Texas property owners interested in helping whitetail and other native plants and animals found on their property should be aware of the upcoming habitat management workshop in East Texas. The Henderson County Wildlife Committee will sponsor a white-tailed deer management workshop at the Gus Engeling Wildlife Management Area (WMA) on Saturday, September 24 from 3:00 p.m. to 8:00 p.m.
Topics to be covered include deer management techniques, age and sex ratios, herd health, habitat management, food plots, trophy scoring, data collection, record keeping and census techniques. An optional spotlight deer survey will also be offered for landowners interested in learning more about this survey method to estimate deer populations on their property. Continue reading
The number of wild animals rises and falls based on environmental conditions. Habitat quality, namely food and cover, determines the success of individual animals to reproduce and recruit animals into the population. Many wildlife species, such as white-tailed deer and birds, are quite active throughout the year, but animals with young must work harder to find food due to increased energy demands. Young animals are often left unattended while mother looks for suitable forage. The result is that folks in rural as well as urban environments may find themselves dealing with an abandoned fawn, abandoned bird or other wildlife species.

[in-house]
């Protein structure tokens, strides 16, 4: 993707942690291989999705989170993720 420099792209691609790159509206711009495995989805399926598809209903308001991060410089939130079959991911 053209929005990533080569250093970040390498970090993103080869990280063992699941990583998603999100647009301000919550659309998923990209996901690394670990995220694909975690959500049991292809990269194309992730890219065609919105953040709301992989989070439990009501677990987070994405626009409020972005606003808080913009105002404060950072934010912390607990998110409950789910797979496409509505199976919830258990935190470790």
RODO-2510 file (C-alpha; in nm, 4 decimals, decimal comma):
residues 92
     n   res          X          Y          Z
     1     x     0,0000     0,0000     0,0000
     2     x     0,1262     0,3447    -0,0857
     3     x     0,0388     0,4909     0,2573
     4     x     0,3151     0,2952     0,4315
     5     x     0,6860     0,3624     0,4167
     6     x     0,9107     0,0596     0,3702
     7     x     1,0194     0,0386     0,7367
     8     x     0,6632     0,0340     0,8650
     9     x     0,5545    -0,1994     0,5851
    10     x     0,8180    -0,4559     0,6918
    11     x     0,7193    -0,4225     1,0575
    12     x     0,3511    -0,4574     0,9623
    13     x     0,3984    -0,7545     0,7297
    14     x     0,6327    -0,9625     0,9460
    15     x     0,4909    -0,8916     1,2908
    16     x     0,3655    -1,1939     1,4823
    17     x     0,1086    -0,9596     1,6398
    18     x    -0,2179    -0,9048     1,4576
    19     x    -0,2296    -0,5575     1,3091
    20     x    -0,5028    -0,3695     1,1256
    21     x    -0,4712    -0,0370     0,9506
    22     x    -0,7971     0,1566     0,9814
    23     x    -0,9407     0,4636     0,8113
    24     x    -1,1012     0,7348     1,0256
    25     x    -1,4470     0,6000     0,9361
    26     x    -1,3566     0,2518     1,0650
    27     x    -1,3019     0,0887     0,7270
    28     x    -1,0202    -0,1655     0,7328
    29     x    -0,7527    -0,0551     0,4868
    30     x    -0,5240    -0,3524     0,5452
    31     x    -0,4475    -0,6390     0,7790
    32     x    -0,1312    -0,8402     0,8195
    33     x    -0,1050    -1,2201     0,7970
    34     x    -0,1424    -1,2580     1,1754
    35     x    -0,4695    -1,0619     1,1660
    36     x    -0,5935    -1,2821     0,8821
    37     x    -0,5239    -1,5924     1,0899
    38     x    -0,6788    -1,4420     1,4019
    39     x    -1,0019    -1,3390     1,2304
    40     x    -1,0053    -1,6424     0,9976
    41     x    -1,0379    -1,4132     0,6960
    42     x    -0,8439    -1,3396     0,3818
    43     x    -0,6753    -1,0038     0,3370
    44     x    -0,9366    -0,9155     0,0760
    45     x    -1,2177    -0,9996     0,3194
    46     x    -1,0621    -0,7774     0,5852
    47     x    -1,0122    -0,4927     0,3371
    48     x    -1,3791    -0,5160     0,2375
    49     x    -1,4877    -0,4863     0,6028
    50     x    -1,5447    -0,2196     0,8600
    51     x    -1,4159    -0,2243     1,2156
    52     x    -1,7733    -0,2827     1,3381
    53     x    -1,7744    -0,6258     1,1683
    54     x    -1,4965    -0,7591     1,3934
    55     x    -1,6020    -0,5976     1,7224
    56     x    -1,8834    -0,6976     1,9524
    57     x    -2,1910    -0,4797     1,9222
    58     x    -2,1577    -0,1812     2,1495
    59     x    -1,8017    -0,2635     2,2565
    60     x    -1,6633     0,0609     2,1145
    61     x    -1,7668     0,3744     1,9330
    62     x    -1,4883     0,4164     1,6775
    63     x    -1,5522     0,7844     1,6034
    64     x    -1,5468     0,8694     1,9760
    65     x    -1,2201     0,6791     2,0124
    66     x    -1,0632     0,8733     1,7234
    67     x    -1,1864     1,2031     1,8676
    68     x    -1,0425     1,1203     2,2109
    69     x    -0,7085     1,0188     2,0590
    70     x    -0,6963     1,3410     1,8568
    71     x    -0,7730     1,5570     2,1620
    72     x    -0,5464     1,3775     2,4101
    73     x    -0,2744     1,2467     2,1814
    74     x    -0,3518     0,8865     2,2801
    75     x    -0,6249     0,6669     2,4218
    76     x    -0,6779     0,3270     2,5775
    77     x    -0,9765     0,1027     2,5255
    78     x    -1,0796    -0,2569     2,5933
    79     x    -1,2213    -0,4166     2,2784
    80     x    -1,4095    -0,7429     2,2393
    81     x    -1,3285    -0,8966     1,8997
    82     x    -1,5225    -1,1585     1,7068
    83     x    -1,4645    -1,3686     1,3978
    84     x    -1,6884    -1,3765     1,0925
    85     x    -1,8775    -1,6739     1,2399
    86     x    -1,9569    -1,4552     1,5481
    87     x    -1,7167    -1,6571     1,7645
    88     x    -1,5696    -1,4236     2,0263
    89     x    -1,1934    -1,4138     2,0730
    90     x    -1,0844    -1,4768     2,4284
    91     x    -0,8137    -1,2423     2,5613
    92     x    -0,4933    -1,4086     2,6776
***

These young or adolescent animals appear to need human kindness. More often than not, people just want to help and care for these stranded critters. Intentionally left unattended, young animals often stray and appear to be abandoned, and some may appear listless from the heat or lack of water. What you think may be happening may not be reality. Regardless of your intentions, this is not the time to lend a well-meaning hand. Continue reading
Texas has been plagued by exceptional drought for almost an entire year and it’s taking a toll on native wildlife. Trees are losing their leaves, creeks and rivers have evaporated and the dry weather is driving black bears into urban areas searching for both food and water. In West Texas, the bears have been traveling out of their normal habitats for a couple of reasons. Not only has it been dry, but the place is literally burning up.
With fires scorching black bear ranges in the mountains of West Texas and Northern Mexico, and extreme drought making it hard to find water and food, the usually solitary bears have been on the move this summer, increasingly making their way into towns and cities. And where bears need to go is where the food is, be it dumpsters, gardens or even bird and deer feeders. Continue reading